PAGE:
Chloride channels in the small intestinal cell line IEC-18

Authors

  • Srisaila Basavappa,

    Corresponding author
    1. Digestive Diseases Unit, Department of Medicine, University of Rochester School of Medicine Rochester, New York
    2. Department of Pharmacology and Physiology, University of Rochester School of Medicine Rochester, New York
    • Digestive Diseases Unit, Department of Medicine, 601 Elmwood Ave, Box 646, Rochester, NY 14642.
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  • Sreesatya Raju Vulapalli,

    1. Digestive Diseases Unit, Department of Medicine, University of Rochester School of Medicine Rochester, New York
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  • Hui Zhang,

    1. Digestive Diseases Unit, Department of Medicine, University of Rochester School of Medicine Rochester, New York
    2. Department of Pharmacology and Physiology, University of Rochester School of Medicine Rochester, New York
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  • David Yule,

    1. Department of Pharmacology and Physiology, University of Rochester School of Medicine Rochester, New York
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  • Steven Coon,

    1. Digestive Diseases Unit, Department of Medicine, University of Rochester School of Medicine Rochester, New York
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  • Uma Sundaram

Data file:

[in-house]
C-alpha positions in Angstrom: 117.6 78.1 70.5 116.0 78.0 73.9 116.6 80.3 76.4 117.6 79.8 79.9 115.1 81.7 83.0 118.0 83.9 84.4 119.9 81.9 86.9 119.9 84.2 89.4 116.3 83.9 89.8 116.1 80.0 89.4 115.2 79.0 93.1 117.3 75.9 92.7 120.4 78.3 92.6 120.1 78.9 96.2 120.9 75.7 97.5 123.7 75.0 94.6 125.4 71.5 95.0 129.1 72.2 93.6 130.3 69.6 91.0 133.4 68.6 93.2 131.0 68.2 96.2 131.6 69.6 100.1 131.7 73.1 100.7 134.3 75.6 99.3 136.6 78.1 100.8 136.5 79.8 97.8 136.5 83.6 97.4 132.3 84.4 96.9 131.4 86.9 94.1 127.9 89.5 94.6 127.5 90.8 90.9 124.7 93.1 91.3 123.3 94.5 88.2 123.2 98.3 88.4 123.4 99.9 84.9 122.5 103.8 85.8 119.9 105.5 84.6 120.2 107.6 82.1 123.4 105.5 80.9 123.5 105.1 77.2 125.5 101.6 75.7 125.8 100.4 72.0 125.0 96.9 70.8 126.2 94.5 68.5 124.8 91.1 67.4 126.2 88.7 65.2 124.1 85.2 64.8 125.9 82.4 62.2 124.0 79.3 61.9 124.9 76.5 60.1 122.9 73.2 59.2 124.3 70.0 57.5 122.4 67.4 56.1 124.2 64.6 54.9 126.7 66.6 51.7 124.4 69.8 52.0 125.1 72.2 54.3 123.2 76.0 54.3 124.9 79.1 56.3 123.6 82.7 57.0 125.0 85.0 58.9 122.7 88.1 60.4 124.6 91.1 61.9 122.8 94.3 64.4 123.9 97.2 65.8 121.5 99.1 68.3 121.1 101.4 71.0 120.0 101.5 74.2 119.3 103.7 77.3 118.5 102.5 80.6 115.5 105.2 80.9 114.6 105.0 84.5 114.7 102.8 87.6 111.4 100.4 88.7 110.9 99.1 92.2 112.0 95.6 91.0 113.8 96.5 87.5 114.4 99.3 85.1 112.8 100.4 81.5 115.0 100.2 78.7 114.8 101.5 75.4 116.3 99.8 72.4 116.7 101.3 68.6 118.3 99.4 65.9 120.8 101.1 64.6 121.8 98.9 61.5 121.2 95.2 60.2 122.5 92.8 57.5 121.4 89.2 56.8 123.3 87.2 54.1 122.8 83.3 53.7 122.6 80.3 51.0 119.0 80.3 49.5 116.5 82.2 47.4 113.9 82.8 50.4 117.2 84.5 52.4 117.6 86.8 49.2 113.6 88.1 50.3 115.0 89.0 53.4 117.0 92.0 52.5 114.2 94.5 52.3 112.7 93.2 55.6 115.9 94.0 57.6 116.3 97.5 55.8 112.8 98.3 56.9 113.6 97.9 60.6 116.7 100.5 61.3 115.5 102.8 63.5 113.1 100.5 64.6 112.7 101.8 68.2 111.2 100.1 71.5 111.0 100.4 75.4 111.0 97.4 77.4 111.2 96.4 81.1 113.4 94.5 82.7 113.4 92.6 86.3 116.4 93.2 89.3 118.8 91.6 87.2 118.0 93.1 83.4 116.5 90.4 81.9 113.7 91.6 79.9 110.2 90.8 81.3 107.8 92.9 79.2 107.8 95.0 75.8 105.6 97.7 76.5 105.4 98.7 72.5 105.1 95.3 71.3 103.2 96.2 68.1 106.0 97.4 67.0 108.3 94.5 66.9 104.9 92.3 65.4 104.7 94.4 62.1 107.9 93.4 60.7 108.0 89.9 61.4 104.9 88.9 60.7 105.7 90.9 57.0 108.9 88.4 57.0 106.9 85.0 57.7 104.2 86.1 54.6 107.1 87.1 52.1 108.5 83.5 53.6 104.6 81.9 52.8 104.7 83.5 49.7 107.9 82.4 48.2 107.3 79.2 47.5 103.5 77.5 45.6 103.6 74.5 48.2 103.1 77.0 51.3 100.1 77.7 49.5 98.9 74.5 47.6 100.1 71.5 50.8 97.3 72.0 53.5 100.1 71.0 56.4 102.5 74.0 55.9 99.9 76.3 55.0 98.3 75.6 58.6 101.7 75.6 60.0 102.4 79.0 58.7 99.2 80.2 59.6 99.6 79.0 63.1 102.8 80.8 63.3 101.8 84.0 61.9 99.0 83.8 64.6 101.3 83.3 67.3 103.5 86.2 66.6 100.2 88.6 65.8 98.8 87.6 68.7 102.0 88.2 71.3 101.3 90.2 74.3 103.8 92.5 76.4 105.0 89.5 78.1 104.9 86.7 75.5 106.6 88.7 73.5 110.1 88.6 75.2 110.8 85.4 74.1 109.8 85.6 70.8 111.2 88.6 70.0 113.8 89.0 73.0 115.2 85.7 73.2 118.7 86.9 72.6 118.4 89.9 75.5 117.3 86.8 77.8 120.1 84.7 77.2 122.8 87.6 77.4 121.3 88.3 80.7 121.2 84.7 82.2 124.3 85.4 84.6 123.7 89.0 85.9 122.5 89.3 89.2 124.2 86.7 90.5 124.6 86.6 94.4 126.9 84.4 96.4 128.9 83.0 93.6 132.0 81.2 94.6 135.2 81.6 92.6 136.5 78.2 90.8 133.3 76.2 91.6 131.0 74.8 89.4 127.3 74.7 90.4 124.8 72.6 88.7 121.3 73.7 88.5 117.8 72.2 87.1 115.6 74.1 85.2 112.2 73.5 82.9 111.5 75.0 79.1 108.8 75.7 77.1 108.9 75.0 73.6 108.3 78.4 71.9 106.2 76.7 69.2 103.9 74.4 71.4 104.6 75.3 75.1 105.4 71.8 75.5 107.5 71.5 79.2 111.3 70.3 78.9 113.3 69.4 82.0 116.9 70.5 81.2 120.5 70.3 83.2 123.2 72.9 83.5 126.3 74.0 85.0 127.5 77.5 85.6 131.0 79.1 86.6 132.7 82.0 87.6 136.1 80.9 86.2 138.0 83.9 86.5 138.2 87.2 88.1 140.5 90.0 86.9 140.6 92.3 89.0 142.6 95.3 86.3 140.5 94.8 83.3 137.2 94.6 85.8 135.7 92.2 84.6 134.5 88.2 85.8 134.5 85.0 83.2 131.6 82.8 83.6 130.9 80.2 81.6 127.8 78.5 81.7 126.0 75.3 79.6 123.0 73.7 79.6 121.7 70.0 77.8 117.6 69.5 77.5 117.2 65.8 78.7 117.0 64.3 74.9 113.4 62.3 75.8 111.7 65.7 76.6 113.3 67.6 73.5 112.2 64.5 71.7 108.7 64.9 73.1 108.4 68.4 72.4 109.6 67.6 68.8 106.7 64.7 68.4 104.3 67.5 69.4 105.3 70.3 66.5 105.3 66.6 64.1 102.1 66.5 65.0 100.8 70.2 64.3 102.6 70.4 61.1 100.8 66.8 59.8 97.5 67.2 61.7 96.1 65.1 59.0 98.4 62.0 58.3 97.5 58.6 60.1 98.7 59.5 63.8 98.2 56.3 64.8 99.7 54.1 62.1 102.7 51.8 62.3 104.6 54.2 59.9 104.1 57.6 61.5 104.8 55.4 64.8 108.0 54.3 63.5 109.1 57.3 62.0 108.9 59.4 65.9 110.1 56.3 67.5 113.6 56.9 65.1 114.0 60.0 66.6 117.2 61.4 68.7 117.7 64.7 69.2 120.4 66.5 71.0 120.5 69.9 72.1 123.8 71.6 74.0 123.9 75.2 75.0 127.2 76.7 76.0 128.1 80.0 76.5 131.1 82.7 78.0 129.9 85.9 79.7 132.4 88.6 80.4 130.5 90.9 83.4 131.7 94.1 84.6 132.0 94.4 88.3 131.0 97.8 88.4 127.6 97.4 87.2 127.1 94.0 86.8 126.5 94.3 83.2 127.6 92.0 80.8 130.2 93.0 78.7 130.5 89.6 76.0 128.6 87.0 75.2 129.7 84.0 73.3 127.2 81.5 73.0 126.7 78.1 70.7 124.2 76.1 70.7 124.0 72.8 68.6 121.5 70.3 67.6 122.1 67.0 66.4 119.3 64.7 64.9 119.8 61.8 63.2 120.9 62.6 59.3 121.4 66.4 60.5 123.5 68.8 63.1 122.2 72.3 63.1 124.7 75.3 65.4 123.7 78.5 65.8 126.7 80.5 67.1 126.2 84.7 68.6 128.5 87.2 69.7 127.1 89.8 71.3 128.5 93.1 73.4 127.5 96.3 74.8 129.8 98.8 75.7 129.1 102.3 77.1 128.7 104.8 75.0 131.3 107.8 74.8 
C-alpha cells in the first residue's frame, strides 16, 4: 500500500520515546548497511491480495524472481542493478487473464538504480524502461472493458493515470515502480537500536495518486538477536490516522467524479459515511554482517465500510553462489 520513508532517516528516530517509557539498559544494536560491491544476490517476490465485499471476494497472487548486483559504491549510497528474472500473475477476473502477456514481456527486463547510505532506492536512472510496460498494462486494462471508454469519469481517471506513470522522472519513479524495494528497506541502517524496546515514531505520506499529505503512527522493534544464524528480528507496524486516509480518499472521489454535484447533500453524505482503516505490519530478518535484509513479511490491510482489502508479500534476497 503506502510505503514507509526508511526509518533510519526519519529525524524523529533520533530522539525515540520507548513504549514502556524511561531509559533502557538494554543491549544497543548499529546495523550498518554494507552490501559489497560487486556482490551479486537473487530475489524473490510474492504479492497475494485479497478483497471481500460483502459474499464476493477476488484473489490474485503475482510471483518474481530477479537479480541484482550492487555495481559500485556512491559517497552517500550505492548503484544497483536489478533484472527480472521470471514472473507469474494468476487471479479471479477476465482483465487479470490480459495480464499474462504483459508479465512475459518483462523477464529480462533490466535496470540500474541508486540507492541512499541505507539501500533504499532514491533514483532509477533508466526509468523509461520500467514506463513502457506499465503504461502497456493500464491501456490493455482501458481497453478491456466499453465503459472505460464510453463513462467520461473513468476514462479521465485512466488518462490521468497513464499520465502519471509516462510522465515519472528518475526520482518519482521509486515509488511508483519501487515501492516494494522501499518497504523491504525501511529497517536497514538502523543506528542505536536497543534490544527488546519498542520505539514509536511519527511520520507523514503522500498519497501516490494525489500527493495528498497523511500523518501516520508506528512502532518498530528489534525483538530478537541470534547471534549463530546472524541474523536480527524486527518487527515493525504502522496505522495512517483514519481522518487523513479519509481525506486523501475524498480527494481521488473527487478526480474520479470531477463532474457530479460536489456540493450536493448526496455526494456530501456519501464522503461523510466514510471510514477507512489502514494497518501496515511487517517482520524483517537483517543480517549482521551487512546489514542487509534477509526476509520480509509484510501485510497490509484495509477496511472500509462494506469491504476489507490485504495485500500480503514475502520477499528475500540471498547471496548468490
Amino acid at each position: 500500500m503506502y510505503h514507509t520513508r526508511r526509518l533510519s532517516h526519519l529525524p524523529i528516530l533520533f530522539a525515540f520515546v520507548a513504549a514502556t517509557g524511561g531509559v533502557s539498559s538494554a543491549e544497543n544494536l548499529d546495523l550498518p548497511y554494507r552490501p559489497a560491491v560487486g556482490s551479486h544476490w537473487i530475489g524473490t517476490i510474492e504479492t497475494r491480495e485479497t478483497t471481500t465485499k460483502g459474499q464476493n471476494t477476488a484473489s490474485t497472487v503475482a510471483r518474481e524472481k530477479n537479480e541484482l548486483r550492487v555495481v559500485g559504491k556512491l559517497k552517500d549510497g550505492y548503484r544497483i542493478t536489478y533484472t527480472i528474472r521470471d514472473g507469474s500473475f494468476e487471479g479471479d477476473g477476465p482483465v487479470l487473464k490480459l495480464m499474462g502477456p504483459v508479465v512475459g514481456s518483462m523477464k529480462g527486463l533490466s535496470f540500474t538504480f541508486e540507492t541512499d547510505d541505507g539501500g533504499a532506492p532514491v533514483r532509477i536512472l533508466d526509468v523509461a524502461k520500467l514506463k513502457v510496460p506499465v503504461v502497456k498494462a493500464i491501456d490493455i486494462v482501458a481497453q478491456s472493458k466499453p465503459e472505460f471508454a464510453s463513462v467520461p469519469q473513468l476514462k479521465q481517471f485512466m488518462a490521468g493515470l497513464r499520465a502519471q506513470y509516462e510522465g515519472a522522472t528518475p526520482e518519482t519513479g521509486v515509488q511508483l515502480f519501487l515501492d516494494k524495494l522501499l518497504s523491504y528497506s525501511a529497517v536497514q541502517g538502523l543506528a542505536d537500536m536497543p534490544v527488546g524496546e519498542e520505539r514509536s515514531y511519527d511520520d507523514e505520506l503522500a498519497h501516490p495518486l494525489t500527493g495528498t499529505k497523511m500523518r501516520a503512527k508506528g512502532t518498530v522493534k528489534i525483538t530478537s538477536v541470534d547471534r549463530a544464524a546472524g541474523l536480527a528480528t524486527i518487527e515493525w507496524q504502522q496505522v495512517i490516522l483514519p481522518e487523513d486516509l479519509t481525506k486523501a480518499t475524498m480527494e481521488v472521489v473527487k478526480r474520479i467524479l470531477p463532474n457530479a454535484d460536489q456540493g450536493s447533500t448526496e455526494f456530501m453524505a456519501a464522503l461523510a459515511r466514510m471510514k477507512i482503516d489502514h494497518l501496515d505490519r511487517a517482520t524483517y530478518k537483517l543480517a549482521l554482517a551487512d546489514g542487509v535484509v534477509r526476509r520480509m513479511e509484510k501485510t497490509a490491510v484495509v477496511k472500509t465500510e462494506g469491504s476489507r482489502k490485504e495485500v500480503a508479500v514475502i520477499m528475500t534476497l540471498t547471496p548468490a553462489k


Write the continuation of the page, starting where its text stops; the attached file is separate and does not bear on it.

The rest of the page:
1. Digestive Diseases Unit, Department of Medicine, University of Rochester School of Medicine Rochester, New York
    2. Department of Pharmacology and Physiology, University of Rochester School of Medicine Rochester, New York
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Abstract

Small intestinal crypt cells play a critical role in modulating Cl secretion during digestion. The types of Cl channels mediating Cl secretion in the small intestine was investigated using the intestinal epithelial cell line, IEC-18, which was derived from rat small intestine crypt cells. In initial radioisotope efflux studies, exposure to forskolin, ionomycin or a decrease in extracellular osmolarity significantly increased 36Cl efflux as compared to control cells. Whole cell patch clamp techniques were subsequently used to examine in more detail the swelling-, Ca2+-, and cAMP-activated Cl conductance. Decreasing the extracellular osmolarity from 290 to 200 mOsm activated a large outwardly rectifying Cl current that was voltage-independent and had an anion selectivity of I > Cl. Increasing cytosolic Ca2+ by ionomycin activated whole cell Cl currents, which were also outwardly rectifying but were voltage-dependent. The increase in intracellular Ca2+ levels with ionomycin was confirmed with fura-2 loaded IEC-18 cells. A third type of whole cell Cl current was observed after increases in intracellular cAMP induced by forskolin. These cAMP-activated Cl currents have properties consistent with cystic fibrosis transmembrane regulator (CFTR) Cl channels, as the currents were blocked by glibenclamide or NPPB but insensitive to DIDS. In addition, the current–voltage relationship was linear and had an anion selectivity of Cl > I. Confocal immunofluorescence studies and Western blots with two different anti-CFTR antibodies confirmed the expression of CFTR. These results suggest that small intestinal crypt cells express multiple types of Cl channels, which may all contribute to net Cl secretion. © 2005 Wiley-Liss, Inc.

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